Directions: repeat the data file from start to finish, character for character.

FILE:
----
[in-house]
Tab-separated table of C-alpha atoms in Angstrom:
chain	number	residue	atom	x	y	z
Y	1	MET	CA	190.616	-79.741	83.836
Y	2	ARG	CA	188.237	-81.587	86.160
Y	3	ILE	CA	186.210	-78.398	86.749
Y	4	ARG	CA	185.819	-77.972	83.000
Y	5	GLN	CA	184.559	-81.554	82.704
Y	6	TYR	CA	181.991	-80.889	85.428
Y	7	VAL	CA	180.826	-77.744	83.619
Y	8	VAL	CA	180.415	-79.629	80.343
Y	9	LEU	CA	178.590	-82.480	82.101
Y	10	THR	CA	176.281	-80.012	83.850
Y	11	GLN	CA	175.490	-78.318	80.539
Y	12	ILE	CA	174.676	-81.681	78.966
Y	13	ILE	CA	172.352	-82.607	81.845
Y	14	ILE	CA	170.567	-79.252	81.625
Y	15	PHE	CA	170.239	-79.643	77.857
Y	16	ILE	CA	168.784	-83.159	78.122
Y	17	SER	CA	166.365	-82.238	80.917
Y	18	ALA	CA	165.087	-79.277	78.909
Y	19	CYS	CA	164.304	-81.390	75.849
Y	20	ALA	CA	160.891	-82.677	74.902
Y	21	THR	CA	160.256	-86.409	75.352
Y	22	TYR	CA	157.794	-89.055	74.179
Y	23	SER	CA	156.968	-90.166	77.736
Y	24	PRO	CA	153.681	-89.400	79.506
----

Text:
[in-house]
Tab-separated table of C-alpha atoms in Angstrom:
chain	number	residue	atom	x	y	z
Y	1	MET	CA	190.616	-79.741	83.836
Y	2	ARG	CA	188.237	-81.587	86.160
Y	3	ILE	CA	186.210	-78.398	86.749
Y	4	ARG	CA	185.819	-77.972	83.000
Y	5	GLN	CA	184.559	-81.554	82.704
Y	6	TYR	CA	181.991	-80.889	85.428
Y	7	VAL	CA	180.826	-77.744	83.619
Y	8	VAL	CA	180.415	-79.629	80.343
Y	9	LEU	CA	178.590	-82.480	82.101
Y	10	THR	CA	176.281	-80.012	83.850
Y	11	GLN	CA	175.490	-78.318	80.539
Y	12	ILE	CA	174.676	-81.681	78.966
Y	13	ILE	CA	172.352	-82.607	81.845
Y	14	ILE	CA	170.567	-79.252	81.625
Y	15	PHE	CA	170.239	-79.643	77.857
Y	16	ILE	CA	168.784	-83.159	78.122
Y	17	SER	CA	166.365	-82.238	80.917
Y	18	ALA	CA	165.087	-79.277	78.909
Y	19	CYS	CA	164.304	-81.390	75.849
Y	20	ALA	CA	160.891	-82.677	74.902
Y	21	THR	CA	160.256	-86.409	75.352
Y	22	TYR	CA	157.794	-89.055	74.179
Y	23	SER	CA	156.968	-90.166	77.736
Y	24	PRO	CA	153.681	-89.400	79.506